What Affect Will Increasing Interest Rates Have on You and Your Money?
Higher interest rates could ultimately affect you and your finances in a variety of ways. The ability to make large purchases, your ability to save for short-term goals, and your long-term investing strategy can all be impacted by increasing interest rates.
Short-term goal savings: As long as interest rates are rising, you should be earning more interest on your savings accounts. For goals that are within the next two to three years, you should choose savings accounts with the best rates (such high yield savings accounts), and you might want to think about investing in I bonds for objectives that are a year or more away.
Ability to make significant purchases: As interest rates rise, borrowing costs increase, making large purchases like a home, car, or college more expensive. On the other hand, increasing rates should (emphasis on should) tame the ferocious growth in home and vehicle prices. Look to save a little extra money for a down payment when buying a home or car. The smaller your loan and the less interest you pay, the more money you can put down up front. Second, you might find it useful to reevaluate your goal buying price.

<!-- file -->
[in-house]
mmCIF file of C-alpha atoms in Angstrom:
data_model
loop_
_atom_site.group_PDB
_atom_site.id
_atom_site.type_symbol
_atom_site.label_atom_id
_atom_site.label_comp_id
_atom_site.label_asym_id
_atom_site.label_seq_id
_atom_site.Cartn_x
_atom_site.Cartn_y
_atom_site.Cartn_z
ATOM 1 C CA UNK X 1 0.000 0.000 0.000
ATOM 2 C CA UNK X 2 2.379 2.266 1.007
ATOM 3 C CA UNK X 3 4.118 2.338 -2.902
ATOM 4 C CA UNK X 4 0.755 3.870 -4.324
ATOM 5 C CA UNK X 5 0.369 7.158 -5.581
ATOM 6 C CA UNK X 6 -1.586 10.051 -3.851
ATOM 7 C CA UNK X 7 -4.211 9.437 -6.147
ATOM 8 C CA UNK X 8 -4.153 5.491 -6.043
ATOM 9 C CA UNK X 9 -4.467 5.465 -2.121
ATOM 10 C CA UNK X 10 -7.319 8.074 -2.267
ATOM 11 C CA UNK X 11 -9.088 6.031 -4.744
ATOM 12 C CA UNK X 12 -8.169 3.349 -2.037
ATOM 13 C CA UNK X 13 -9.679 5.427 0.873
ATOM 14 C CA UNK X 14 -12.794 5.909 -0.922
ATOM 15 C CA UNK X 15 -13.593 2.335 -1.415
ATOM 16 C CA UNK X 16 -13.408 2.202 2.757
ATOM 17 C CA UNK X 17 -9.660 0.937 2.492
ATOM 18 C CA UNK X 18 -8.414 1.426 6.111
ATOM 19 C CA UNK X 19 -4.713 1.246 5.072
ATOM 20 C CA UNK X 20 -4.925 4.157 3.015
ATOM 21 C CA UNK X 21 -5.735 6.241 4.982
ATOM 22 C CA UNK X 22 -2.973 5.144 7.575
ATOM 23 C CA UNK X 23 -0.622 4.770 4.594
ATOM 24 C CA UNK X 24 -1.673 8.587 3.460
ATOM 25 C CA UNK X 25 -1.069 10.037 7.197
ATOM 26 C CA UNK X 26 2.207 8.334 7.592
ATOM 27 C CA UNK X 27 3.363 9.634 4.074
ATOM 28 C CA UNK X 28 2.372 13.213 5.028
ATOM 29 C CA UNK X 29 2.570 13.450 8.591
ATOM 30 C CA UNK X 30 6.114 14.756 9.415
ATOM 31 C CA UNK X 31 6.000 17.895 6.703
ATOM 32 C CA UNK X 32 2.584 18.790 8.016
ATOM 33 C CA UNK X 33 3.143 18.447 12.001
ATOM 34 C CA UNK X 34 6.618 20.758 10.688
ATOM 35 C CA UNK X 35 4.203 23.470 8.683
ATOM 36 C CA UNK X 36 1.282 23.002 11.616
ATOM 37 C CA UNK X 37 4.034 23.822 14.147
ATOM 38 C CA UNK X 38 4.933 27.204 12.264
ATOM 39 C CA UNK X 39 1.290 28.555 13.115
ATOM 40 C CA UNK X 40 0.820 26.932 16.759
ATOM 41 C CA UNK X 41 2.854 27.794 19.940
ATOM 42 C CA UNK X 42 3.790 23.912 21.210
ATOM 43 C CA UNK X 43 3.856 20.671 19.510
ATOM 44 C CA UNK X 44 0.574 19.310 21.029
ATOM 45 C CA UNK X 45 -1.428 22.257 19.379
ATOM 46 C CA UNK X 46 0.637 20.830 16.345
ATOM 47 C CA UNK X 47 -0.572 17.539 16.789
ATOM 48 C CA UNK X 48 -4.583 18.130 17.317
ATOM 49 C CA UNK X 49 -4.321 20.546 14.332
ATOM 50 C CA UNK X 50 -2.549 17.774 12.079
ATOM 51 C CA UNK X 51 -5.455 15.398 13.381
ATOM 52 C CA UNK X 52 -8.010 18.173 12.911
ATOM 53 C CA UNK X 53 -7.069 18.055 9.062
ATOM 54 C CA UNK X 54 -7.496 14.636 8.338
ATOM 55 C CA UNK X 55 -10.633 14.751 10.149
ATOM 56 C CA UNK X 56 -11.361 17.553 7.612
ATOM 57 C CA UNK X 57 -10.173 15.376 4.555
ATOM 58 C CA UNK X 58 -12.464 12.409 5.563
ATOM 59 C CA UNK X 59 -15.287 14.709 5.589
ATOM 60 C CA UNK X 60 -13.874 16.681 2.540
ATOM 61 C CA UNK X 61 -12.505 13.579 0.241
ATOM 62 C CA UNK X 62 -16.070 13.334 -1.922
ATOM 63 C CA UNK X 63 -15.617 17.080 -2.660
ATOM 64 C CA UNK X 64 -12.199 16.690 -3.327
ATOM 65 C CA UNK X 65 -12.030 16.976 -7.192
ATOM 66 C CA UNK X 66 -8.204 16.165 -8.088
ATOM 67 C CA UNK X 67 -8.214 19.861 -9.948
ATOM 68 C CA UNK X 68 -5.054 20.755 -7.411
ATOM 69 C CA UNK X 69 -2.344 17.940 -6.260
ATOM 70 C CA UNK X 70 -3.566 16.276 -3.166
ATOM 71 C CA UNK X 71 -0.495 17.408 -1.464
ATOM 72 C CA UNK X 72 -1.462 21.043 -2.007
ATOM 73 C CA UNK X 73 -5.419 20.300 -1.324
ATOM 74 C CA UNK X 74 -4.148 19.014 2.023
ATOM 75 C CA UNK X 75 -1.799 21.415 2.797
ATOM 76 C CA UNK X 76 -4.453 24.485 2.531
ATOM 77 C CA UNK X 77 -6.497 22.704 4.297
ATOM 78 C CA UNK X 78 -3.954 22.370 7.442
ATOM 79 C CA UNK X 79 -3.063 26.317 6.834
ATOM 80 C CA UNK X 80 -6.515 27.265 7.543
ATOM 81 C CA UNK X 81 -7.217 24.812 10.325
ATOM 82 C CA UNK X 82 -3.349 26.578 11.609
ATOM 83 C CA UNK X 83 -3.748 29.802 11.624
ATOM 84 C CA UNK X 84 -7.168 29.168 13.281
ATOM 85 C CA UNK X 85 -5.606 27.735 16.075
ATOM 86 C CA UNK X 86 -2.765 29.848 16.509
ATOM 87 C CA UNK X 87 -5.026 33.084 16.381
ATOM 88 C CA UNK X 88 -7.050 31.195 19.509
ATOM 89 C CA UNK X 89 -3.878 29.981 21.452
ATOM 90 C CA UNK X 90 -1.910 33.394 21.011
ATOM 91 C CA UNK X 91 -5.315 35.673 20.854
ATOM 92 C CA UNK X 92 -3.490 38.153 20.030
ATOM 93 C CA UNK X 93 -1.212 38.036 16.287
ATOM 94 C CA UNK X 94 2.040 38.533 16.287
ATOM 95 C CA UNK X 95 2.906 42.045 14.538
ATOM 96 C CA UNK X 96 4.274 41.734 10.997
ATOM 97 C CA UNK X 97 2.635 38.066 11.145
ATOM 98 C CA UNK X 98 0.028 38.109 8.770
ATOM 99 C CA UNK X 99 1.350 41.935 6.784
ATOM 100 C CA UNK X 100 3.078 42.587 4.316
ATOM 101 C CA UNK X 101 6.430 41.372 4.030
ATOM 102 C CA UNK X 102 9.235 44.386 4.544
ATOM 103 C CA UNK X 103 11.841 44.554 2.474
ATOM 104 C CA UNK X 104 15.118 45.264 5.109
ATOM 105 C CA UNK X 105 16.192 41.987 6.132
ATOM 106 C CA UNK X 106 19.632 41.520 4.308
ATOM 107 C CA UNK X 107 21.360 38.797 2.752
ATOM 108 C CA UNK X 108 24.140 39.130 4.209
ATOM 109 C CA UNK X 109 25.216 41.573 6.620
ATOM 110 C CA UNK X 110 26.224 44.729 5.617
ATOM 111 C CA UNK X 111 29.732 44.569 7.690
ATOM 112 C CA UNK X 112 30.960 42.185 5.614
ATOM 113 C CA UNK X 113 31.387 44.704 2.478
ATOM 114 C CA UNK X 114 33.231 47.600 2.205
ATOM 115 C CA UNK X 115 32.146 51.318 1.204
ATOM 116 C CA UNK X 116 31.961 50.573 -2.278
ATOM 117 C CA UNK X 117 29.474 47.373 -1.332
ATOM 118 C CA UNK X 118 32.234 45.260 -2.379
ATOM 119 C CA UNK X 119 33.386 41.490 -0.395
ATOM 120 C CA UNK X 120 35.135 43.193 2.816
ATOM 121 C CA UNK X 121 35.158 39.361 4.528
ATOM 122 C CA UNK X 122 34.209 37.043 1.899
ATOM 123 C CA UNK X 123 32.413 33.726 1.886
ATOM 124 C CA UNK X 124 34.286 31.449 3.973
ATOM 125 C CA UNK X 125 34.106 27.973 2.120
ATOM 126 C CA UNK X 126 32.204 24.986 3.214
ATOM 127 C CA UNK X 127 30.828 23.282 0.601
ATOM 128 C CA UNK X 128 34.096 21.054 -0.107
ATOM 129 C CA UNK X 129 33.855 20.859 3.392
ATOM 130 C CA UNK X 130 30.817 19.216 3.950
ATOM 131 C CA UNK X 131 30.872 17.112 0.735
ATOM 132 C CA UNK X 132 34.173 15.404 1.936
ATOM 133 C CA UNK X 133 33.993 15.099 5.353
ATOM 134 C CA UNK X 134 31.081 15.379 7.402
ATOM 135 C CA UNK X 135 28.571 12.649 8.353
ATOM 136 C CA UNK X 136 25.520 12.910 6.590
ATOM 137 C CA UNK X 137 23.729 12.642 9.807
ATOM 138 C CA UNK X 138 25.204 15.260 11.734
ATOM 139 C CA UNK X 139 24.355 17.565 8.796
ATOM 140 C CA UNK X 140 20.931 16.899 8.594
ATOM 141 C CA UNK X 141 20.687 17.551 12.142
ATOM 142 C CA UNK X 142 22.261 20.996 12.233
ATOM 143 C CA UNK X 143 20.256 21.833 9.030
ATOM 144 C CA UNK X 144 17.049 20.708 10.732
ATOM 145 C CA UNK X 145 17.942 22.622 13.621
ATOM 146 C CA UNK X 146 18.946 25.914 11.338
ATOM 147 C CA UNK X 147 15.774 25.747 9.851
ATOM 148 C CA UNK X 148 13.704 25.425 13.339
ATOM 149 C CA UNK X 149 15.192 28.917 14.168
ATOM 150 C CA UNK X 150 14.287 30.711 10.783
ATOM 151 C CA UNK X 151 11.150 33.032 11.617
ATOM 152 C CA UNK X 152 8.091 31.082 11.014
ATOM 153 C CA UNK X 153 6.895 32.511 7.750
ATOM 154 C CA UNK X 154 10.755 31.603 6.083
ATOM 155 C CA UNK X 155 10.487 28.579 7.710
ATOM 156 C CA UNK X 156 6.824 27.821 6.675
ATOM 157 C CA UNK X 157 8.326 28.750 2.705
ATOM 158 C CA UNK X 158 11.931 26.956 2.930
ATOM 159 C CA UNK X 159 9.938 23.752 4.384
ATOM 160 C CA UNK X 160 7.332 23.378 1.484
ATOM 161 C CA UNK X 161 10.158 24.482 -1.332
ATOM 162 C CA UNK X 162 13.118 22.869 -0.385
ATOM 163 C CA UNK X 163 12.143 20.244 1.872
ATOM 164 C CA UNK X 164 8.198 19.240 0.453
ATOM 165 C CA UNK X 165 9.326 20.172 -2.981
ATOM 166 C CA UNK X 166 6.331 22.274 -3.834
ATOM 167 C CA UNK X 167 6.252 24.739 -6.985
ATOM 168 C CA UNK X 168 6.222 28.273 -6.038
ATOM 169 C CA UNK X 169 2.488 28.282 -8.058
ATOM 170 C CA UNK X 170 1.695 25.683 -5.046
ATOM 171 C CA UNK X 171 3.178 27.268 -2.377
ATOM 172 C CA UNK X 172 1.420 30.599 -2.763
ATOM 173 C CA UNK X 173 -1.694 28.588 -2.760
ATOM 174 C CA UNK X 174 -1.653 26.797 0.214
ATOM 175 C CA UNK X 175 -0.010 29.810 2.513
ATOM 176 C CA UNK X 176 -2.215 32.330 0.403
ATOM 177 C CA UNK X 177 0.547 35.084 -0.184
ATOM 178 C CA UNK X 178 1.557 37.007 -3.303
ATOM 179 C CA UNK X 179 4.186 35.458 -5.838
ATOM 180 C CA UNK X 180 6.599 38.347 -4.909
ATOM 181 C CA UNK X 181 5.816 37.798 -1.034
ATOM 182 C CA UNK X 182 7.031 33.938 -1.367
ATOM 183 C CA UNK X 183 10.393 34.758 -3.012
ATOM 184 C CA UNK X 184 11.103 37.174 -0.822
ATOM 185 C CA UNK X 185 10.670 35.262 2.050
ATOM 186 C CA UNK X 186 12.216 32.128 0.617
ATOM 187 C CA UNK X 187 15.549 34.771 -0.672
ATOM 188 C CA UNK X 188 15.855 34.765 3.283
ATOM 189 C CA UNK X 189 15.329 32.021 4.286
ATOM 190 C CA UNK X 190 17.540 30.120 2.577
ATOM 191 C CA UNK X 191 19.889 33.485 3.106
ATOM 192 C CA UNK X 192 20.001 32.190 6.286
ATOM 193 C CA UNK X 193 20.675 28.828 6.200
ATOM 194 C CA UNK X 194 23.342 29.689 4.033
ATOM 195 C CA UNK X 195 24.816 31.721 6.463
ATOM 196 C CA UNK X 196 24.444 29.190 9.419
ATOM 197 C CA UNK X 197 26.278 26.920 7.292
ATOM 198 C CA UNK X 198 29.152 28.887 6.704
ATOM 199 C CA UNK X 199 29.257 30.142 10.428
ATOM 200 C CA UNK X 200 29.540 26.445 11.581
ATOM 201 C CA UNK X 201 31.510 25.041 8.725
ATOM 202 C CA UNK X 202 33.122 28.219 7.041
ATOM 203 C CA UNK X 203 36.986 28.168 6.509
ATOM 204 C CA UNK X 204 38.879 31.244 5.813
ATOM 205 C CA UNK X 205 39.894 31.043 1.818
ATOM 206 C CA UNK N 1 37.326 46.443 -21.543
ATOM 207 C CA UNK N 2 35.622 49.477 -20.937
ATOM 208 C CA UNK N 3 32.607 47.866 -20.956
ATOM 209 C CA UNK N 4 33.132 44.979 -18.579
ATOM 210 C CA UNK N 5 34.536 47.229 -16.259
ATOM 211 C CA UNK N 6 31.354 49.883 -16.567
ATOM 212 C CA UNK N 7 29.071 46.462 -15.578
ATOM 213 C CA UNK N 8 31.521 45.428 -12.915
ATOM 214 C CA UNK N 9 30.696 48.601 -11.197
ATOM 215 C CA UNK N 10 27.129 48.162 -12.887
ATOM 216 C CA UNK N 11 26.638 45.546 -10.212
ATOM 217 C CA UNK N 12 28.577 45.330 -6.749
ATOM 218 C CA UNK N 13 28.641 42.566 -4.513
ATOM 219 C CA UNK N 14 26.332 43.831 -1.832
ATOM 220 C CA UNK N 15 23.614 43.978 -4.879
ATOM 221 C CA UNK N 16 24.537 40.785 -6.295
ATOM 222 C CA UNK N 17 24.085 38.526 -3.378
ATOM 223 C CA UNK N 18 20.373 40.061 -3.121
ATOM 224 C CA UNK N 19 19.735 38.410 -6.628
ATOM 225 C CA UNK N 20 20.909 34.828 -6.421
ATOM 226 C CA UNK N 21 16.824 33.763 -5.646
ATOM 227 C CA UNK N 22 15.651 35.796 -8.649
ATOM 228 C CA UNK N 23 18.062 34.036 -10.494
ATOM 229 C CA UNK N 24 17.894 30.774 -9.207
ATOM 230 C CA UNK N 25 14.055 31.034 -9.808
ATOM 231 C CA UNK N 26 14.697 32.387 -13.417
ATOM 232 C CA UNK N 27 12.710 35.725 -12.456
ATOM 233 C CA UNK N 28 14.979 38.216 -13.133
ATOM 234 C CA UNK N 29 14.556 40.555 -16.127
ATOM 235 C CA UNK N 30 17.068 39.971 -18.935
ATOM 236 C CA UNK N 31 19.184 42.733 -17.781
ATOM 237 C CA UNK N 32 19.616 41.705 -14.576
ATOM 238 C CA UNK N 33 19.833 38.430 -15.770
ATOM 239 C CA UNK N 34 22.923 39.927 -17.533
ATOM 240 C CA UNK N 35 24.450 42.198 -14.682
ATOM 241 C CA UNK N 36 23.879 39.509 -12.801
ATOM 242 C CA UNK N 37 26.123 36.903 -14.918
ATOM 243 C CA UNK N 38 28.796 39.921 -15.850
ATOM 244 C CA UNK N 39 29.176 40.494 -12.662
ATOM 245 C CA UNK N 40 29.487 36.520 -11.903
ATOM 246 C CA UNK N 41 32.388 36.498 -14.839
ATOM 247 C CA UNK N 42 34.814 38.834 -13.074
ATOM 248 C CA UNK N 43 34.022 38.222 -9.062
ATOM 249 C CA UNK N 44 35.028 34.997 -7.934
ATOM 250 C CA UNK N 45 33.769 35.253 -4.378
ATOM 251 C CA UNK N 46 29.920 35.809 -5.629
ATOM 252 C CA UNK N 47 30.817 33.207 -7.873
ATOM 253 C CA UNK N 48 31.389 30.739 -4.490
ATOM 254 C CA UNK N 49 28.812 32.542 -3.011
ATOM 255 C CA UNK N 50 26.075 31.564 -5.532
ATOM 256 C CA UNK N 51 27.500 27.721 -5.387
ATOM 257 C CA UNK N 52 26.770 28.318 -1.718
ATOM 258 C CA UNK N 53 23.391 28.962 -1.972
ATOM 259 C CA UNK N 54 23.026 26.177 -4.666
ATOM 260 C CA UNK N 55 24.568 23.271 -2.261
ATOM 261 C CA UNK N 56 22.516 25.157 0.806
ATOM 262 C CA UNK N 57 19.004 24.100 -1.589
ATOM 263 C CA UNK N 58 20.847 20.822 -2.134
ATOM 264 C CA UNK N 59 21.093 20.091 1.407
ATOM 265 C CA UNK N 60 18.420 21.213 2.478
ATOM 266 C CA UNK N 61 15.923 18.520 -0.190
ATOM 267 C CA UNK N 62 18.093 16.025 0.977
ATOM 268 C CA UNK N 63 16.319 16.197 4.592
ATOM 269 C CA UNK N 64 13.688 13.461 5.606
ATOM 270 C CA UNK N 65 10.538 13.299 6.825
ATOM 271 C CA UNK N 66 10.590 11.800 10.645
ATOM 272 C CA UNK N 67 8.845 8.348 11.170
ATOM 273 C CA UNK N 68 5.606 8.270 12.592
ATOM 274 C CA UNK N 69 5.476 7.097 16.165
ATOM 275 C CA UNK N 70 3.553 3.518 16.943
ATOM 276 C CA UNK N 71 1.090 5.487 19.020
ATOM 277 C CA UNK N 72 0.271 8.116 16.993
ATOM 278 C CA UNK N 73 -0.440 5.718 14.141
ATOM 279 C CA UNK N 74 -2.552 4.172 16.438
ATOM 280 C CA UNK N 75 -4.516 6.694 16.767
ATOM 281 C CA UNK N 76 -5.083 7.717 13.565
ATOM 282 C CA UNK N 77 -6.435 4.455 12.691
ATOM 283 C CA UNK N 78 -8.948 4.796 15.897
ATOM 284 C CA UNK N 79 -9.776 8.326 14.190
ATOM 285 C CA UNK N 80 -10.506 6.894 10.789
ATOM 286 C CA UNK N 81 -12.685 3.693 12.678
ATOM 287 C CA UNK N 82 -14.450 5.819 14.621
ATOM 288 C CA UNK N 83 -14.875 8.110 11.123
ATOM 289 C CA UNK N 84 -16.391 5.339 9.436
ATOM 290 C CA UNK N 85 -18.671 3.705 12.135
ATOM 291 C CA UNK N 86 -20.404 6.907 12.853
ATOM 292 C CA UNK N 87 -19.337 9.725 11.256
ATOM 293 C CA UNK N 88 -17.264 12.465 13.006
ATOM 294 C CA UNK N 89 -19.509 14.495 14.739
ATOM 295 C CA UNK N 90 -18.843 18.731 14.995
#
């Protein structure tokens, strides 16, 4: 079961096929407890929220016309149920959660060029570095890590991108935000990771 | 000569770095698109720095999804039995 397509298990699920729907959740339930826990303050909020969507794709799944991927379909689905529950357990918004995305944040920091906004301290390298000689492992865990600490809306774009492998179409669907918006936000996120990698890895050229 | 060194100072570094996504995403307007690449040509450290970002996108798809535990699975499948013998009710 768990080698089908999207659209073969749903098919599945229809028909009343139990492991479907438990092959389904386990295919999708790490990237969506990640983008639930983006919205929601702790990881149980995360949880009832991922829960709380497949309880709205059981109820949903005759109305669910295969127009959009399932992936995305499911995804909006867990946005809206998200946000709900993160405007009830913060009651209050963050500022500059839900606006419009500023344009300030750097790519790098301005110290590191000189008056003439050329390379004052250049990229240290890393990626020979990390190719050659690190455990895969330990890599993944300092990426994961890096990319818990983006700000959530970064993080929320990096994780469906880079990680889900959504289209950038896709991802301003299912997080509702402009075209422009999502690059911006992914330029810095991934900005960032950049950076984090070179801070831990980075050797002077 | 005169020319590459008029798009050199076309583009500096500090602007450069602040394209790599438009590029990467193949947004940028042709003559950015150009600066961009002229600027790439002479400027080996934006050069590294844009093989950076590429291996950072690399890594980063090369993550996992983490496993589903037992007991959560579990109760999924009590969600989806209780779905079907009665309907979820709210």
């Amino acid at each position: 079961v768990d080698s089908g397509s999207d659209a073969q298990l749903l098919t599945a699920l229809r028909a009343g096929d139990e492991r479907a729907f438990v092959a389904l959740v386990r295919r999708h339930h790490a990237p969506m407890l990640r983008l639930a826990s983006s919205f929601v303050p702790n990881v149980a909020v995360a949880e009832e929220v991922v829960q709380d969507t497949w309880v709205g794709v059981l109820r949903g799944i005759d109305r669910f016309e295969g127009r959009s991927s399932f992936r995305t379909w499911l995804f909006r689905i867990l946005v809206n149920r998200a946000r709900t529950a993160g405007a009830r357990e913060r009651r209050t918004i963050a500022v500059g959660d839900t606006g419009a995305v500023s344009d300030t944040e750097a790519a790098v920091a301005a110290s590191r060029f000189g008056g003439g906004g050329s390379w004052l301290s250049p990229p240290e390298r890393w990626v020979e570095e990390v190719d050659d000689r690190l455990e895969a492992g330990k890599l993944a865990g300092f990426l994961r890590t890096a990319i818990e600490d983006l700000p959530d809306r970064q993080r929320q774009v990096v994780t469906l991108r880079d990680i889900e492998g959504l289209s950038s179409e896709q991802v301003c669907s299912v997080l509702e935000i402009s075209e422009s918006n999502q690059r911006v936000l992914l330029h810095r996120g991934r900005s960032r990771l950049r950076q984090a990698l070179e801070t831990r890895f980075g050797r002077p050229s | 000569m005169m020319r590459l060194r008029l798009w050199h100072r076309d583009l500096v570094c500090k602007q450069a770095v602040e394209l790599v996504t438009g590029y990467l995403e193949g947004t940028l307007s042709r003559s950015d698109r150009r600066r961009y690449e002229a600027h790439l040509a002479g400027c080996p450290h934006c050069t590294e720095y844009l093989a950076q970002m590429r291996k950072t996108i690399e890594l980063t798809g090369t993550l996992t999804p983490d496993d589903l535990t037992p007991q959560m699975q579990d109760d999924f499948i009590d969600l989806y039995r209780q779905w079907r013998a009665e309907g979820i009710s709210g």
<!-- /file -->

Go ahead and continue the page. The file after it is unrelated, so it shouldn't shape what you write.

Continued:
Long-term investing strategy: Generally speaking, you may not need to alter your investing strategy. Although market volatility is a regular aspect of investment, it is expected to remain elevated (see market context below). There is no risk-free, high-return investment, but you may change the amount of risk in your portfolio if certain levels of chronic volatility worry you.
It’s likely that financial markets have already experienced the effects of inflation. Keep in mind that markets are forward-looking, which means that the cost of a stock or bond takes into account what everyone anticipates will occur in the future. Since everyone is aware of how high inflation is, this information is somewhat priced into the markets.